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Chronic disease
P2-118 Vitamin C intake from diary recordings and risk of breast cancer in the UK dietary cohort consortium
  1. J Hutchinson1,
  2. M Lentjes2,
  3. D Greenwood3,
  4. V Burley1,
  5. J Cade1,
  6. C Cleghorn1,
  7. D Threapleton1,
  8. T Key4,
  9. B Cairns4,
  10. R Keogh5,6,
  11. C Dahm6,7,
  12. E Brunner8,
  13. M Shipley8,
  14. D Kuh9,
  15. G Mishra9,
  16. A Stephen10,
  17. A Bhaniani2,
  18. G Borgulya2,
  19. K T Khaw2,
  20. S Rodwell6
  1. 1Nutritional Epidemiology Group, School of Food Science and Nutrition, University of Leeds, Leeds, UK
  2. 2Department of Public Health and Primary Care, University of Cambridge, Cambridge, UK
  3. 3Centre of Epidemiology and Biostatistics, University of Leeds, Leeds, UK
  4. 4Cancer Epidemiology Unit, University of Oxford, Oxford, UK
  5. 5MRC Biostatistics Unit, Institute of Public Health, University of Cambridge, Cambridge, UK
  6. 6MRC Centre for Nutritional Epidemiology in Cancer Prevention and Survival, Department of Public Health and Primary Care, University of Cambridge, Cambridge, UK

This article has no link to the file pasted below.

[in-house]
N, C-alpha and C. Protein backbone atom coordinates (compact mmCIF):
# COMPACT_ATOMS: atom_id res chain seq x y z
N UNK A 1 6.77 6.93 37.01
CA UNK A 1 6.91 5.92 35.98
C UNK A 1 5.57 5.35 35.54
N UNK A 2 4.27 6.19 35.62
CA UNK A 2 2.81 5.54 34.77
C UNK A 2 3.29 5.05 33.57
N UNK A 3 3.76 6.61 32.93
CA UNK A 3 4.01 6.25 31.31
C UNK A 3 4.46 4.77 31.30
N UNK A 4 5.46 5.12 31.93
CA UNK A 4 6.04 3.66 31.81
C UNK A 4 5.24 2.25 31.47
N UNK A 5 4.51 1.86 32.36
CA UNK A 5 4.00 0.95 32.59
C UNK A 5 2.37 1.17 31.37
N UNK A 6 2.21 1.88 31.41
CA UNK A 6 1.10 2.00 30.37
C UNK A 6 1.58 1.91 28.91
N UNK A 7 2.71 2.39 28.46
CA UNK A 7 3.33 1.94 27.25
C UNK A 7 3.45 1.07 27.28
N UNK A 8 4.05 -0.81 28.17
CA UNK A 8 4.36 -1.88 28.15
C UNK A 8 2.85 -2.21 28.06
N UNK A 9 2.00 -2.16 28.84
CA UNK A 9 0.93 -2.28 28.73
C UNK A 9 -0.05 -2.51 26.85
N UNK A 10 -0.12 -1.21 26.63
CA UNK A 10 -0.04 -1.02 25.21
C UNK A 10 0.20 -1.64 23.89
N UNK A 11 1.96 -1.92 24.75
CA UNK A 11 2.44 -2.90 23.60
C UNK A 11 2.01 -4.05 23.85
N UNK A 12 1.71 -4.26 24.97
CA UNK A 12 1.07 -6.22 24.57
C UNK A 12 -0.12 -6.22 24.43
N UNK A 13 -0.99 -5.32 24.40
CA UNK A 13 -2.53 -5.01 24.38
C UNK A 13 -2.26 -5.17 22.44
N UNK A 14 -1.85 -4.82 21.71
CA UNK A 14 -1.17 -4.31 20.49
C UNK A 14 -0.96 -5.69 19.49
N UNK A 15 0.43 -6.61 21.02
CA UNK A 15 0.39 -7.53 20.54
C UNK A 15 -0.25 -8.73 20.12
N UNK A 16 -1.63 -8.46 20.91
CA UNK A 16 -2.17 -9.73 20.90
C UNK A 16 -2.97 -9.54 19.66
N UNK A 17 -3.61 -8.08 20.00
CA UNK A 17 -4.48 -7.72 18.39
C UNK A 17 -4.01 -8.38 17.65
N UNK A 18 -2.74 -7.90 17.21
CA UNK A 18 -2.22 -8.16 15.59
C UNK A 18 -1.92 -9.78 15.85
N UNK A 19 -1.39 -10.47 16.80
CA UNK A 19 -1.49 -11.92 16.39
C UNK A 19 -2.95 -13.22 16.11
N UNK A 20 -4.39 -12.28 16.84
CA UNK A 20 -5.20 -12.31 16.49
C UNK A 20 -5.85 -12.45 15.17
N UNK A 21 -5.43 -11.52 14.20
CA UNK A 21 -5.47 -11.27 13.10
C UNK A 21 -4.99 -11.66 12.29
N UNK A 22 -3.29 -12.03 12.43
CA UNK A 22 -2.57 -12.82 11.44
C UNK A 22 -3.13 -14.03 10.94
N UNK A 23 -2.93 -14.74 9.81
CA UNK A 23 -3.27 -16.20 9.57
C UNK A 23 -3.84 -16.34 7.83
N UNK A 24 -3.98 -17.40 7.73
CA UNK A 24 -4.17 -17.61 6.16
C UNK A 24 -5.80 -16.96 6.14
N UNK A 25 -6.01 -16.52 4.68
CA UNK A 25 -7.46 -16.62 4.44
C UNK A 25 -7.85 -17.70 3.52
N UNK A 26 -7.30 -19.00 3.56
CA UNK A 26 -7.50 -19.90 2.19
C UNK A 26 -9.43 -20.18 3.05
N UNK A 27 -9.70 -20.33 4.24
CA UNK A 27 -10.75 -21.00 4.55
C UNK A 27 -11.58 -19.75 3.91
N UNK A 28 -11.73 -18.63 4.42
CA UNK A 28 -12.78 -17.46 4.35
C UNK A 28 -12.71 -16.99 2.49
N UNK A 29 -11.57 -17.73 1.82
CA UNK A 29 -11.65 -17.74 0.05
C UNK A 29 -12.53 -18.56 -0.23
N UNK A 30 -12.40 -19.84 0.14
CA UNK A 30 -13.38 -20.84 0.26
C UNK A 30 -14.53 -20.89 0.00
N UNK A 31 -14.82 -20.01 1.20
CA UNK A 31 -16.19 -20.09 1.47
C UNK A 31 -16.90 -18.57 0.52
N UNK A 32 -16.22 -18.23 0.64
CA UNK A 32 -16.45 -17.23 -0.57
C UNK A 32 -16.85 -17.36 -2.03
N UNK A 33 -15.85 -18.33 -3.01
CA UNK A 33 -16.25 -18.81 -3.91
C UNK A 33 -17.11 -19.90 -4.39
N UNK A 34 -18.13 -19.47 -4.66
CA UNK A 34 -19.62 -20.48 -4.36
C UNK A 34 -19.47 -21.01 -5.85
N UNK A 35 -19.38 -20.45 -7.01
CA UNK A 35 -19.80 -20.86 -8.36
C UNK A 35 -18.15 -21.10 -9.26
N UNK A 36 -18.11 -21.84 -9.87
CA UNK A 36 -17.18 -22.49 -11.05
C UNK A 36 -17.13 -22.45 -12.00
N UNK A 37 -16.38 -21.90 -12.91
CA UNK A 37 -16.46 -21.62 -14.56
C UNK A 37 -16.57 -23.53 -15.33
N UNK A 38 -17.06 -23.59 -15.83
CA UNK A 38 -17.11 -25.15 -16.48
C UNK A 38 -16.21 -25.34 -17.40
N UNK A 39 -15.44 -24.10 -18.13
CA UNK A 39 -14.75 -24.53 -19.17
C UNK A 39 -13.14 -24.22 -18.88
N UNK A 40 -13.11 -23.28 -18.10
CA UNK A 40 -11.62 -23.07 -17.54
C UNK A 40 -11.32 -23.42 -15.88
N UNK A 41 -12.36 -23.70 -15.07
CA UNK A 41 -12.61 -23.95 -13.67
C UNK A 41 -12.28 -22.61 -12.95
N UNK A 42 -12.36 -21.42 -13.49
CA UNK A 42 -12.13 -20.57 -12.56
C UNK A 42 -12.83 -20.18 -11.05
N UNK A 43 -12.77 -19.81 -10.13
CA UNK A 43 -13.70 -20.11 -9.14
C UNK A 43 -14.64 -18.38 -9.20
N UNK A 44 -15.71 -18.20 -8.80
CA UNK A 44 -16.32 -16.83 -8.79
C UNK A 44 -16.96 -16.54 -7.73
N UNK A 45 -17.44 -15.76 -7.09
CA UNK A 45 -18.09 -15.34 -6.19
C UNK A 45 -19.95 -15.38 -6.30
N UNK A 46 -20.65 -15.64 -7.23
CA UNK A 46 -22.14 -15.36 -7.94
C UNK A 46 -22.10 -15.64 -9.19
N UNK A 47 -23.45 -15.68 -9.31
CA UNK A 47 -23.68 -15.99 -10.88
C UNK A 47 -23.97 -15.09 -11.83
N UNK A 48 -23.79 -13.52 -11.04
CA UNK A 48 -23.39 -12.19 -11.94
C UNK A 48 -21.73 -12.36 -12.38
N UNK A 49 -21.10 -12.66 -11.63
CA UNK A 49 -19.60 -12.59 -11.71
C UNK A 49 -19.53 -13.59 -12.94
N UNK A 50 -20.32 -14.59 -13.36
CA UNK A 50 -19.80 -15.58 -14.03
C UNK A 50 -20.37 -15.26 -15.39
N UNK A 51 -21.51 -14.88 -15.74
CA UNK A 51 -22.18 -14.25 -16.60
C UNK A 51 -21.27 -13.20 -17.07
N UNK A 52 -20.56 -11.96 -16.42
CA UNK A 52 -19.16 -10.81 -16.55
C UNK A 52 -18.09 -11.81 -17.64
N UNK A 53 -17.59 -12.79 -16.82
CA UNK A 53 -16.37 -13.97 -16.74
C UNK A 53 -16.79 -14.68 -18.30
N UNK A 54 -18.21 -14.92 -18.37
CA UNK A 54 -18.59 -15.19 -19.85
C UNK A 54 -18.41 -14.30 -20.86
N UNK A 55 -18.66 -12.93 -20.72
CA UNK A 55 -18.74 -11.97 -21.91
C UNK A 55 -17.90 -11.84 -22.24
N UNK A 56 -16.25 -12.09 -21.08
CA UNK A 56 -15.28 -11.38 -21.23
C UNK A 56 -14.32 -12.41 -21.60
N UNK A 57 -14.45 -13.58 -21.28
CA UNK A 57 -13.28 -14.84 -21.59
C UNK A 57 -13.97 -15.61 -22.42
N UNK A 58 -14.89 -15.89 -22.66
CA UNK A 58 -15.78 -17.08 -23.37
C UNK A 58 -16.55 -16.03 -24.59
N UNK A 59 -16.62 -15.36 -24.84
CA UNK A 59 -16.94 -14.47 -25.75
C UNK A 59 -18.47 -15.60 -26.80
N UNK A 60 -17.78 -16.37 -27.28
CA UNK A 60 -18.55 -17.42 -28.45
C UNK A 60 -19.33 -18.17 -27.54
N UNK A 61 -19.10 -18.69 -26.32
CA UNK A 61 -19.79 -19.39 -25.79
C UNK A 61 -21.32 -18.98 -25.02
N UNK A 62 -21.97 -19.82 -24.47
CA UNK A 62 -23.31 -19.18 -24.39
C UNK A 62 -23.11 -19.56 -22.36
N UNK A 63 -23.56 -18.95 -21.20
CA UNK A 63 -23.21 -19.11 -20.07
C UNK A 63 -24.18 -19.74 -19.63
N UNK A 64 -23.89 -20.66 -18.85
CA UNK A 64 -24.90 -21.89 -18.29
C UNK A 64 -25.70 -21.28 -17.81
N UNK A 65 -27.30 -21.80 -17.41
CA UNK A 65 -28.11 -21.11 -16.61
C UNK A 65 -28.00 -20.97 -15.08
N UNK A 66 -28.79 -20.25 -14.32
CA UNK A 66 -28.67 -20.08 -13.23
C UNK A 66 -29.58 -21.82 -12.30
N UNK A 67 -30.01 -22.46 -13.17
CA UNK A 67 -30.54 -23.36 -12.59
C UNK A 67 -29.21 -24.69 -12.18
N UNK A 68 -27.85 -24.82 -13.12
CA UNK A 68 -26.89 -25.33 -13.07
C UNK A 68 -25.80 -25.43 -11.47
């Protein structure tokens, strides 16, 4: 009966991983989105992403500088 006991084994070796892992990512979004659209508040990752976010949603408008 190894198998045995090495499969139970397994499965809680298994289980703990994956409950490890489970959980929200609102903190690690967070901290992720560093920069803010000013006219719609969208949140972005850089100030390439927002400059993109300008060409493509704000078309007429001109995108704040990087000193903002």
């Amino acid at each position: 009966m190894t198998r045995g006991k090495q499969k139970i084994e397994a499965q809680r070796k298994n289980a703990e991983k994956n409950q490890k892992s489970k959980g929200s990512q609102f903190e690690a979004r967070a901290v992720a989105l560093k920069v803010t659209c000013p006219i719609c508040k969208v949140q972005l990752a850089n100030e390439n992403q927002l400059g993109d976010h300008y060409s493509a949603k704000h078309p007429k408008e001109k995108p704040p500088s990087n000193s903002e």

7. 7Department of Cardiology, Aarhus University Hospital, Aalborg, Denmark
  8. 8Department of Epidemiology and Public Health, University College London, London, UK
  9. 9MRC Unit for Lifelong Health and Ageing, Department of Epidemiology and Public Health, University College London, London, UK
  10. 10MRC Human Nutrition Research, Elsie Widdowson Laboratory, Cambridge, UK


Introduction Vitamin C intake has been inversely associated with breast cancer risk in case-control studies, but not in meta-analyses of cohort studies using Food Frequency Questionnaires. No study has assessed this relationship prospectively using food diaries which may more accurately measure intake.

Methods Estimated dietary vitamin C intake was derived from 4 to 7 day food diaries pooled from five prospective studies in the UK Dietary Cohort Consortium. This nested case-control study of 851 incident breast cancer cases and 2727 matched controls examined breast cancer risk in relation to dietary vitamin C intake using conditional logistic regression adjusting for relevant covariates. Additionally, total vitamin C intake from supplements and diet was analysed in the three largest cohorts.

Results No evidence of an association was observed between breast cancer risk and dietary (OR=1.00 per 60 mg/d, 95% CI 0.91 to 1.09, Ptrend=1.0) or total vitamin C intake (OR=1.01 per 60 mg/d, 95% CI 1.00 to 1.03, Ptrend=0.1) in analyses using continuous estimates or by fifths of intake. Additionally, there was no association for post-menopausal women.

Conclusions This pooled analysis of individual UK women found no evidence of associations between breast cancer incidence and dietary or total vitamin C intake derived uniquely from detailed diary recordings.

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